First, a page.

Adonis Diaries

Archive for March 16th, 2014

“I’m intent on contemplating the two symmetrical hills…”

The truth before the last one.

The reality we are conscious of, as it was already displaced for quite a time.

Only our automatic reflexes, gestures and night dreams confirm the new reality, which our consciousness steadfastly refuses to see, admit and confront.

Time out of joint?

I am riding in a familiar environment and suddenly I see dozens of regular buildings growing from earth, on both sides of the road. The scene damaged my expectation of how beautiful the quaint village looked like, a few months ago.

I got a ride with Iranian acquaintances and they paid a quick visit to a young Iranian woman. They said that she is having an open house to rent or sell her apartment.

The young lady was sitting on a couch outside the door of her apartment to welcome the visitors, mostly Iranians. No one stepped inside. They simply handed her small amount of cash as “down payment” and they left.

She told me that the word spread that she needs a plane ticket to definitely go back home, and this is the custom to financially aid the departing Iranians.

This first part was a night dream before I realized that I was dreaming, and my partial consciousness started to weave a story and getting engaged in the dream.

Now, we are heading to another Iranian guy whom I don’t know and I read the name of “Jean Dayeh” on one of the houses in the entrance of the complex. I’m surprised and wondering “What this Lebanese history investigator on the life of Antoun Saadeh and his Syrian Nation Social party is doing here?”. I decided that I should be paying him a visit before I leave this quaint village.

It is dark. As we are driving back, and on a whim, I asked the driver to drop me at the Iranian lady’s apartment, to the astonishment of my acquaintances.

This part is the semi dream-like phase and I got up, wide awake. I read for an hour and re-integrated the bed, eyes closed and I resumed weaving a story around the dream, since I decided that the young lady is beautiful and worth conversing with her.

Feyrouza welcomed me, as if it was the most natural of behaviors. I felt comfortable and I wanted to indulge in a friendly, open-hearted conversation. The expectation was shared, and that was my feeling.

I said: “I overheard that you recently divorced”. She admitted this fact with no further explanations, and I was not about to ruin the conversation with platitudes.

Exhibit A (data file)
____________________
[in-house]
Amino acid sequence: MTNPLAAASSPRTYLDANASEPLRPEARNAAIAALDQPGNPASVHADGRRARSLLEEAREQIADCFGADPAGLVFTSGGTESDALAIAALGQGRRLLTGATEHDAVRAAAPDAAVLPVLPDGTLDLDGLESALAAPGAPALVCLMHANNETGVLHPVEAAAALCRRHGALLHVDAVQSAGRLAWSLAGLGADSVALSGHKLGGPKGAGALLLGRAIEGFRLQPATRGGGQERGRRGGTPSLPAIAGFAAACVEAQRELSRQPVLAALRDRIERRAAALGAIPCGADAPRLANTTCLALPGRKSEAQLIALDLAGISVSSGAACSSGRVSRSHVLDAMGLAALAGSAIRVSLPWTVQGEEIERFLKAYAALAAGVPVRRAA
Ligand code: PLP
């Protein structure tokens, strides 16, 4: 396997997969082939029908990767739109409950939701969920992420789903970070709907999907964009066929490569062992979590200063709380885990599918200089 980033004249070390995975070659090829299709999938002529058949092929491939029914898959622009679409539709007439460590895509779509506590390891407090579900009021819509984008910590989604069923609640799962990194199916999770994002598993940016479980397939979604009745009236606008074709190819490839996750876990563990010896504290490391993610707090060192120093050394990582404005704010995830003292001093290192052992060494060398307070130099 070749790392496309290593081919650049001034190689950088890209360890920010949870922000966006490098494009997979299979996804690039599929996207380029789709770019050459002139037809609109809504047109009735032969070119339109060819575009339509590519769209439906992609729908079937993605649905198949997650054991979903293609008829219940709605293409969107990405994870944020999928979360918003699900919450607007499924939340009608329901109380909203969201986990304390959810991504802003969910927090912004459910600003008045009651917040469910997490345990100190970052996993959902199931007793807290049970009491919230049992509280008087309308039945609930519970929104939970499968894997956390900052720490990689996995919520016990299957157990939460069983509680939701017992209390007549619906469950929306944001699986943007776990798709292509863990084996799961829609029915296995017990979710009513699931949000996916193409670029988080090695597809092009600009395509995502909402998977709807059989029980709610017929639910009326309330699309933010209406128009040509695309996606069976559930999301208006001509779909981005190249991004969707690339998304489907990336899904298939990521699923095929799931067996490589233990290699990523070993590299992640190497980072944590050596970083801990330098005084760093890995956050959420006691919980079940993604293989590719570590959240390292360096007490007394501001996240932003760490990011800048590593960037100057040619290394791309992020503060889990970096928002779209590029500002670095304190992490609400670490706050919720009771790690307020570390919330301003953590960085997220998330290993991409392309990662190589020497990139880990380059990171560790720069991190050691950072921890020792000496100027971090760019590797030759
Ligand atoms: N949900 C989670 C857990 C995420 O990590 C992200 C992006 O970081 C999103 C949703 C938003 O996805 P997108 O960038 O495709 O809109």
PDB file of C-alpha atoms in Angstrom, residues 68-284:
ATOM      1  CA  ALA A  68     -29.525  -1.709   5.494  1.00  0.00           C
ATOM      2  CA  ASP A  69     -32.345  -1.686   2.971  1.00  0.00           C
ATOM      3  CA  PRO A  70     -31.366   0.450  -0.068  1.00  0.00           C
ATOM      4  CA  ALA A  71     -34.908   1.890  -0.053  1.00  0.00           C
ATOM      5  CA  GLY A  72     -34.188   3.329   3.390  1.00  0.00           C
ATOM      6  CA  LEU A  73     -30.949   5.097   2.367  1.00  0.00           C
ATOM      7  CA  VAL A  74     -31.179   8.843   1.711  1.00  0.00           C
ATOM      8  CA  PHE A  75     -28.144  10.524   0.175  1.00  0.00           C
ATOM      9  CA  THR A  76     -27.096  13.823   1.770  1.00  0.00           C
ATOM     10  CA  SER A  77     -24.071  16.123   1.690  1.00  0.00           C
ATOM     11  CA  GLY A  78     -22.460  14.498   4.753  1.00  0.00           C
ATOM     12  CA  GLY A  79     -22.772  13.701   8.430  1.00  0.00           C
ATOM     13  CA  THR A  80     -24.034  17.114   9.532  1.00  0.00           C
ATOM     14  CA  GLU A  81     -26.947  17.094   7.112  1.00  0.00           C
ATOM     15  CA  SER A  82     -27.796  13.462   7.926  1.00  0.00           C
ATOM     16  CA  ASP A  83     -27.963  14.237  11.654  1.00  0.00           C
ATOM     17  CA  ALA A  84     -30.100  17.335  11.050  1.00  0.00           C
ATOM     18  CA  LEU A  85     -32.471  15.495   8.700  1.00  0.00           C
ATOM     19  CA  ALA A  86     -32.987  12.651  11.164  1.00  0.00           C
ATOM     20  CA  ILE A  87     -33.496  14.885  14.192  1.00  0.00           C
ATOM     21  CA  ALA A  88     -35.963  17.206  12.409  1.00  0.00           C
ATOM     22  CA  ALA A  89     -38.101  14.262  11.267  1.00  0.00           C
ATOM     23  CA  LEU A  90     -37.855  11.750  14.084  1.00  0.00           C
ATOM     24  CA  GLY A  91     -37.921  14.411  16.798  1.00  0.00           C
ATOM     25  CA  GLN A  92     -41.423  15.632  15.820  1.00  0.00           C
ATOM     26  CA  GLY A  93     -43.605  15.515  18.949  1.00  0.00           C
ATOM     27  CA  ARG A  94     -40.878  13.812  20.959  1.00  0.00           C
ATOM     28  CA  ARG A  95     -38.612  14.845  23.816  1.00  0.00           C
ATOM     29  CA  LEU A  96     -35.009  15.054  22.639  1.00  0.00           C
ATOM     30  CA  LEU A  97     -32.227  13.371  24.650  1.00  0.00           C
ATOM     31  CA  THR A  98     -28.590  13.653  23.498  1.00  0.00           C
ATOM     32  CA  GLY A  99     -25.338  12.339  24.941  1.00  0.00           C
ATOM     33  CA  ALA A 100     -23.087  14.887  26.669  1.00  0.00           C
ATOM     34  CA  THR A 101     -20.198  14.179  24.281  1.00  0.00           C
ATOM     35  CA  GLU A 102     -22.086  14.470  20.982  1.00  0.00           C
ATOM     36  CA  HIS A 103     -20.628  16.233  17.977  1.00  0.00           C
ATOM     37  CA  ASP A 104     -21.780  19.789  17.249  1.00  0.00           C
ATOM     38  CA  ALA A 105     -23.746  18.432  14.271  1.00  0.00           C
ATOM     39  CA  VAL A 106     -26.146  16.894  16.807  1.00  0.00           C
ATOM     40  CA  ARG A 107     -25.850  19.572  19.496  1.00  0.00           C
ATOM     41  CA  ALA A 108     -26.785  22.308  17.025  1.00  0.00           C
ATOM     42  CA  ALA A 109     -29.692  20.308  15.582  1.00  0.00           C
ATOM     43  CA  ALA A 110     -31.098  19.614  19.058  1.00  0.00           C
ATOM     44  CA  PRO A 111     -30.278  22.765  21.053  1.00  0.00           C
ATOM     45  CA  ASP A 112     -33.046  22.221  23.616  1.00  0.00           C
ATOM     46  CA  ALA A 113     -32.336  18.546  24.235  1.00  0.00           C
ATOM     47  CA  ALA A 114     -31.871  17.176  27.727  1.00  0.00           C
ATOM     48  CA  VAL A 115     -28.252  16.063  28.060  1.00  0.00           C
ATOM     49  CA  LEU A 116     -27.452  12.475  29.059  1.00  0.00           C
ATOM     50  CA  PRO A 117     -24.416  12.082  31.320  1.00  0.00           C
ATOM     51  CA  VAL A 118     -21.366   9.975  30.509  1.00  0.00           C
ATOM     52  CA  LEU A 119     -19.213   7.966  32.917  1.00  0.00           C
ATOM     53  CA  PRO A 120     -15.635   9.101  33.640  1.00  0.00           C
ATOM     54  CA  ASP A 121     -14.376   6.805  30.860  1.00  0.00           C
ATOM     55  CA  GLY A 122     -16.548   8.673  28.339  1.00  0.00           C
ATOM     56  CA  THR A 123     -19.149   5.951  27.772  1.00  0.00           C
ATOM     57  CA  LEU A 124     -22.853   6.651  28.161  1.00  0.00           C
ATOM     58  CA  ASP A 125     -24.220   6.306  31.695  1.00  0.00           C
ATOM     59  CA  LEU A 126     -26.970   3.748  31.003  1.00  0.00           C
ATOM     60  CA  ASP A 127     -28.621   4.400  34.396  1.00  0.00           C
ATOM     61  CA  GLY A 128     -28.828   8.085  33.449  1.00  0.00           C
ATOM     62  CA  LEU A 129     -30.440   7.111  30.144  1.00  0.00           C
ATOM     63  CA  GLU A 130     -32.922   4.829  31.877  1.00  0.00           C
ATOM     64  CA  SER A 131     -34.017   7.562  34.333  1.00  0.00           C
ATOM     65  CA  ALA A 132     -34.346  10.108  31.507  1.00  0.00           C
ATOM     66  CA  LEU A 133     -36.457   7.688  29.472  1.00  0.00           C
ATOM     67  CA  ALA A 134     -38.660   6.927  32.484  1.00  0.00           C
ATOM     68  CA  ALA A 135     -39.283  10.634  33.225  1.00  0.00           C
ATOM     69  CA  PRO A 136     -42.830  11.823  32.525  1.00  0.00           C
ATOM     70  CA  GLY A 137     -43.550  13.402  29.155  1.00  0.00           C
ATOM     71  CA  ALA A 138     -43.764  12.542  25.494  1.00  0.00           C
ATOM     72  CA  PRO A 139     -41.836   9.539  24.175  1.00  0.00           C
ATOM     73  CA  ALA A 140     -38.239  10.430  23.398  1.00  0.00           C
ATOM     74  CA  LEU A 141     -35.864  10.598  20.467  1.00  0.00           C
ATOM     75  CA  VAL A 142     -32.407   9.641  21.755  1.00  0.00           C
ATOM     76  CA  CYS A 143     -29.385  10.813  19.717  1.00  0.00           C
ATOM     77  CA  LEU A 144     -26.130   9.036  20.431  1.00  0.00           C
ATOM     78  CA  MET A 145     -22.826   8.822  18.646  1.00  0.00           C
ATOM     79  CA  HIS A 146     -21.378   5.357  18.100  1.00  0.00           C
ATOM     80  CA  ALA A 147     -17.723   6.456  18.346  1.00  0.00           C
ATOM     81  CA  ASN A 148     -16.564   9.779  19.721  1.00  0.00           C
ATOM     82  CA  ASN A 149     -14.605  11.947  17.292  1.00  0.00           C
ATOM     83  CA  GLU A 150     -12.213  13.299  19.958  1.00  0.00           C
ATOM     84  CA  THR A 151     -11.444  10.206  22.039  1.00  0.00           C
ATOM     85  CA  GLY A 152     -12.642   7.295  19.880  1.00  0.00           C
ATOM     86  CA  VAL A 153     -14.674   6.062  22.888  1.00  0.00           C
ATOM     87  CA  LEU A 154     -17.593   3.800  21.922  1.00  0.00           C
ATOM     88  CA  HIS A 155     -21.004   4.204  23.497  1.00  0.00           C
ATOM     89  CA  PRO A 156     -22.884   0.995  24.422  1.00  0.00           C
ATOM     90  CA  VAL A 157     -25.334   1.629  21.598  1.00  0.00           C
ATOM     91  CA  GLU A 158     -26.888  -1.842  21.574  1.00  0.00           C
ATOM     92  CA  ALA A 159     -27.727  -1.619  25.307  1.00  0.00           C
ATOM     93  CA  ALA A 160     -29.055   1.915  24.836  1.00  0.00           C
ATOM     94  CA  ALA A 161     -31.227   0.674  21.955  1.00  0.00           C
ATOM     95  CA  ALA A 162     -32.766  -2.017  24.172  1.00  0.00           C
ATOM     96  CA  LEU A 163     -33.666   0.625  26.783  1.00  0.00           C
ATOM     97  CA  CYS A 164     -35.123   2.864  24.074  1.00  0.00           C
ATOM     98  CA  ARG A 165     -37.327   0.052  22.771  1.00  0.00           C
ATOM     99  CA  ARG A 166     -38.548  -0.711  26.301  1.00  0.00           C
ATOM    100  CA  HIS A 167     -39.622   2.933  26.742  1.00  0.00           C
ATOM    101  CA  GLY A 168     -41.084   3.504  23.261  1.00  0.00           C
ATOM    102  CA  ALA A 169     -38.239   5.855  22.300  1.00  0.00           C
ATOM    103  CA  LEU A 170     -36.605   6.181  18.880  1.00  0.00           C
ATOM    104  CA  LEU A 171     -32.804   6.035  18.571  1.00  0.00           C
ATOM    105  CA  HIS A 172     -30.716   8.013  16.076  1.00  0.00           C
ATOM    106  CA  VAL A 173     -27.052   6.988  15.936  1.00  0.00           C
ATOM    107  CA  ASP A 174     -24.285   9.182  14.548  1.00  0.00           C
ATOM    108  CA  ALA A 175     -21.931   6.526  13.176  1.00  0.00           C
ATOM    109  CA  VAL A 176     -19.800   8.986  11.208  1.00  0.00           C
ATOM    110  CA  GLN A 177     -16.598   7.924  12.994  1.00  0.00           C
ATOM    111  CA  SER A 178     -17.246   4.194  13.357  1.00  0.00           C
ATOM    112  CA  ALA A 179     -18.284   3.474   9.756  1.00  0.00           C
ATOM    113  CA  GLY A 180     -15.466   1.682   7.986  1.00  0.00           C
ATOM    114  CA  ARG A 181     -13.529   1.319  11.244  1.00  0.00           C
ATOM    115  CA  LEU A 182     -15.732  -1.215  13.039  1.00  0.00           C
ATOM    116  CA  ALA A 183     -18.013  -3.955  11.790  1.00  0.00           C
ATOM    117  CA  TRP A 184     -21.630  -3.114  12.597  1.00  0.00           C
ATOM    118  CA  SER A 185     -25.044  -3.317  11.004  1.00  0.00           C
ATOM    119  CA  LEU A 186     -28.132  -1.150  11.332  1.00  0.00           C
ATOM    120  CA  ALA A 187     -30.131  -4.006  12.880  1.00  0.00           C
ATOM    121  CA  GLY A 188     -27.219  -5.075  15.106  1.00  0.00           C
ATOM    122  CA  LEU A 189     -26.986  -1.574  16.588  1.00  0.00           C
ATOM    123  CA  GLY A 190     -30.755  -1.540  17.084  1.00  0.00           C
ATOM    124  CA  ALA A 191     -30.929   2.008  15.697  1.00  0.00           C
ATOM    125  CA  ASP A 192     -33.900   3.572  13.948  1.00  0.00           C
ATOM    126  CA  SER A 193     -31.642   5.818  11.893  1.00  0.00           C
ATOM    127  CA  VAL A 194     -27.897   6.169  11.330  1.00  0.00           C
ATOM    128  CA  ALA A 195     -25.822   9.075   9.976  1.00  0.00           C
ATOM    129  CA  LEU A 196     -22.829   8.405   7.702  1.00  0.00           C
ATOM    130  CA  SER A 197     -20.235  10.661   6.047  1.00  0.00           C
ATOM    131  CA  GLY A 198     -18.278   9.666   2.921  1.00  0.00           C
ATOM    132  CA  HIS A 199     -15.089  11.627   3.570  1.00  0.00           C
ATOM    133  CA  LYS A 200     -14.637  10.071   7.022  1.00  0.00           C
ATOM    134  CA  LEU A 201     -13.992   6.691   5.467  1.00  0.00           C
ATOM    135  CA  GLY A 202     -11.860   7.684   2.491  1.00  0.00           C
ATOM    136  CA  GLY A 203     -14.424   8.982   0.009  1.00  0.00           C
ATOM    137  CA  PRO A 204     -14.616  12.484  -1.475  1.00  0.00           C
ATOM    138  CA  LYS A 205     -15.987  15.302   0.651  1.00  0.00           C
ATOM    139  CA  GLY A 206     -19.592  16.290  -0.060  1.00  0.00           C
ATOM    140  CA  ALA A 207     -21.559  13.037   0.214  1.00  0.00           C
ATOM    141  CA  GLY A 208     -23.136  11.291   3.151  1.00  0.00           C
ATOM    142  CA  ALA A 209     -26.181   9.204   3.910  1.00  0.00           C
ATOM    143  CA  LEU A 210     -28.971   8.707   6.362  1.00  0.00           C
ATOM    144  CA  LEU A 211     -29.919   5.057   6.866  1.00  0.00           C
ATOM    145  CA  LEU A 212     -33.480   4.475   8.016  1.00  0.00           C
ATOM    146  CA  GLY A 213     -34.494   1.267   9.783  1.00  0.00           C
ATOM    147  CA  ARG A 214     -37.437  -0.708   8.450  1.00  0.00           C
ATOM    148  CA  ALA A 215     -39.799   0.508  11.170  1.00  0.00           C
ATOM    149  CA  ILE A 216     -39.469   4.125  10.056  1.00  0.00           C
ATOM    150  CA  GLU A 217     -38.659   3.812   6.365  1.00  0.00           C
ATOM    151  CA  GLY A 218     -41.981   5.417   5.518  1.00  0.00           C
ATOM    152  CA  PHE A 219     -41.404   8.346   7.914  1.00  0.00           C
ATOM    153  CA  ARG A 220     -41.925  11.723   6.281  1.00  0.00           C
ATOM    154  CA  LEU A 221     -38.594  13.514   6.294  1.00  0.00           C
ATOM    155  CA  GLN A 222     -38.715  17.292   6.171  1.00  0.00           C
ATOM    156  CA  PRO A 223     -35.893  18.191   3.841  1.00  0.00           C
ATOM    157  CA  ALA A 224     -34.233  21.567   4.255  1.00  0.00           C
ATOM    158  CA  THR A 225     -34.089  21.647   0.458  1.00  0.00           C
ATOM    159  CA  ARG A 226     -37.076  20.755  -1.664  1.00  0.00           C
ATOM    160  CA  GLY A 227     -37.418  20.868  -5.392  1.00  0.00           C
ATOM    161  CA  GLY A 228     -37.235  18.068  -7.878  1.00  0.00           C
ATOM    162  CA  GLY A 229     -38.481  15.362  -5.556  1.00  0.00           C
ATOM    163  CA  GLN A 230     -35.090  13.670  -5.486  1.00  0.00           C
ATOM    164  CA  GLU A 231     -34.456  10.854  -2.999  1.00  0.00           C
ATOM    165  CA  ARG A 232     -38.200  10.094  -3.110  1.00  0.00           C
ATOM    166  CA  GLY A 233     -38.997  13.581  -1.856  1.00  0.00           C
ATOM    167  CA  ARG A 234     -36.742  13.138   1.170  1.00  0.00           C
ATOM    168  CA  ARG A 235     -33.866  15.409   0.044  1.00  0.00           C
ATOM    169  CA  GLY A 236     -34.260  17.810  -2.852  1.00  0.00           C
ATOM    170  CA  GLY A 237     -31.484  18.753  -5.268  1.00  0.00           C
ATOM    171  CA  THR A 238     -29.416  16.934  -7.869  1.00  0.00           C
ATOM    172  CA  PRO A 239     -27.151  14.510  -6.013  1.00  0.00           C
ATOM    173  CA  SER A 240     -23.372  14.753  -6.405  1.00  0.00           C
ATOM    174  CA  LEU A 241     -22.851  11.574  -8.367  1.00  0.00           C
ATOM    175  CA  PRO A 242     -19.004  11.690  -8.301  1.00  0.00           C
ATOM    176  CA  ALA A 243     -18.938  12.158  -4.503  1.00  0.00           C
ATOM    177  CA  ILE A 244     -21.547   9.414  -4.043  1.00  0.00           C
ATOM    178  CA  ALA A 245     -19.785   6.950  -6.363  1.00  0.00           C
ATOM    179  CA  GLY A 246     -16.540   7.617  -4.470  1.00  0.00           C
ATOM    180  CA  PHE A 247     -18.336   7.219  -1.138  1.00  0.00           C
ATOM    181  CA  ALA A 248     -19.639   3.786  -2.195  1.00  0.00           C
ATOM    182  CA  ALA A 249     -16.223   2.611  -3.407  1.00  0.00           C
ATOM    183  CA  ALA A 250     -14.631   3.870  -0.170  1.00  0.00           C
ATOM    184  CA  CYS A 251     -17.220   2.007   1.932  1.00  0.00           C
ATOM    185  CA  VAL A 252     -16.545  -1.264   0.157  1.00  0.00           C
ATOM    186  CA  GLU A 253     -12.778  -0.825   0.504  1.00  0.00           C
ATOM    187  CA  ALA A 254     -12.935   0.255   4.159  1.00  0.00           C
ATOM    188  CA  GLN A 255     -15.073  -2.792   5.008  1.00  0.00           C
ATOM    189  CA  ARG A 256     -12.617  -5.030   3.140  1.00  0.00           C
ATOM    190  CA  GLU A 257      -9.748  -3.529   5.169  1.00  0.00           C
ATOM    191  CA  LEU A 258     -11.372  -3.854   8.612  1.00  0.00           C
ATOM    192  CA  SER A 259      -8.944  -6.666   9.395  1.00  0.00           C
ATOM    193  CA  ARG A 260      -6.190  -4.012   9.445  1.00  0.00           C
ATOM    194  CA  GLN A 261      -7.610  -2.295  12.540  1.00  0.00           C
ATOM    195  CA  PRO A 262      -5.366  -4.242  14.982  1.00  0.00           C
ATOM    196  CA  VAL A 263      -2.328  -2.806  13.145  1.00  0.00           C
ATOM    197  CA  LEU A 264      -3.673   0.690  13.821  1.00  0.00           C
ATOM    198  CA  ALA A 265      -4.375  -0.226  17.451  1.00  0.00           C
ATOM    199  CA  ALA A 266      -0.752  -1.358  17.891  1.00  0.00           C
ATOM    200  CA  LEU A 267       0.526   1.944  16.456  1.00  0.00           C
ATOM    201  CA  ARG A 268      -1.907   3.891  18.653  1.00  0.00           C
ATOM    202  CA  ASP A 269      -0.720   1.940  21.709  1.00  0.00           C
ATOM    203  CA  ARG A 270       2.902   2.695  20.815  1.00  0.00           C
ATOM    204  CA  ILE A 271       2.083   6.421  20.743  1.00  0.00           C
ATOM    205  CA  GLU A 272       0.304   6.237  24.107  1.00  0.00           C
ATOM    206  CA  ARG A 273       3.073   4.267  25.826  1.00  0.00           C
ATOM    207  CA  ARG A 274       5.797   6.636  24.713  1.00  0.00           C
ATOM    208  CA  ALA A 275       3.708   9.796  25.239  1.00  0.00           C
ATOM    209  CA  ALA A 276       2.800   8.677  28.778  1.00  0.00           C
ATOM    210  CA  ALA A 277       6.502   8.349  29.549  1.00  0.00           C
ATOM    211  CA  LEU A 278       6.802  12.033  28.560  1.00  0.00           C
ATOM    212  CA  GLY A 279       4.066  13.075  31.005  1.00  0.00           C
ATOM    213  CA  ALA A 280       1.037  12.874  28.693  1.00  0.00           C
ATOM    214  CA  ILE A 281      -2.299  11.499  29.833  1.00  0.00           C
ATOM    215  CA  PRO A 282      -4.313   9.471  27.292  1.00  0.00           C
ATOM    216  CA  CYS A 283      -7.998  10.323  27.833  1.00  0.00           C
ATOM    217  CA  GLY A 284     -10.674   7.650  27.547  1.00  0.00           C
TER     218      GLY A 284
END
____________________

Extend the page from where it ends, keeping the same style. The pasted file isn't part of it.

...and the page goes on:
I said: “Do you feel that going back home is a decision to leave behind any hopes for a better life and prosperous future?”

A minutes silence revealed a realization that was sinking in. She said hesitatingly:

“My uncle, from my mother side, has a project for me.”

With a chuckle, she resumed “And I think that an old school friend has been investigating my whereabouts and my recurring status”

I cannot make small talks: I usually don’t speak unless I have a solution, even if I had no experience or expertise on the subject.

Uncharacteristically of me, I felt talking just to open up opportunities for Feyrouza to vent off the complex ideas that were clinking in her brain, producing more noise than harmonious string of possibilities.

I said: “I feel that your mind is set to get married and have children in your homeland. Sort of assuming that the extended family will provide the proper support system to raise a family?”

She replied: “Most of the married women who are expecting children abroad find their mothers and sisters visiting them for extended time when waiting to give birth. My apprehension is that I don’t find myself trained to be a good host for relatives who are not used to the customs in this country.”

I said: “I never were able to invite anyone of my family to pay me a visit. I never were able to rent an apartment or even purchase an old car. Playing host requires plenty of abundance and means, since our families are used to a lavish life-style back home. Is that part of your difficulties? Unable to figure out a financial self-autonomy status?”

It seems I gave her an exit reply: “We don’t talk about finances in our customs. And I’m sorry you had difficult years studying abroad without much family help and support”

I said: “I have this character flaw: I was never able to ask a favor from anyone. I don’t recall demanded any stipend from my father or mother. I lived the frugal life and denied myself the experience of appreciating luxury items, simply because I could never bring myself to ask for money.

You know, only by asking for favors you open up the best opportunities to making long lasting friends.  The problem is that most connections require exchange of favors, and I never had this confidence that I’ll be capable of returning favors in kinds.”

I had to change the subject and said: “I did my studies in a university town. And it was completely flat for miles around. Your university is located in a versatile landscape.  For example, when the students leave for Thanksgiving, how you used to fill the time and space? Did you go trekking with a group of friends in the neighboring wilderness?”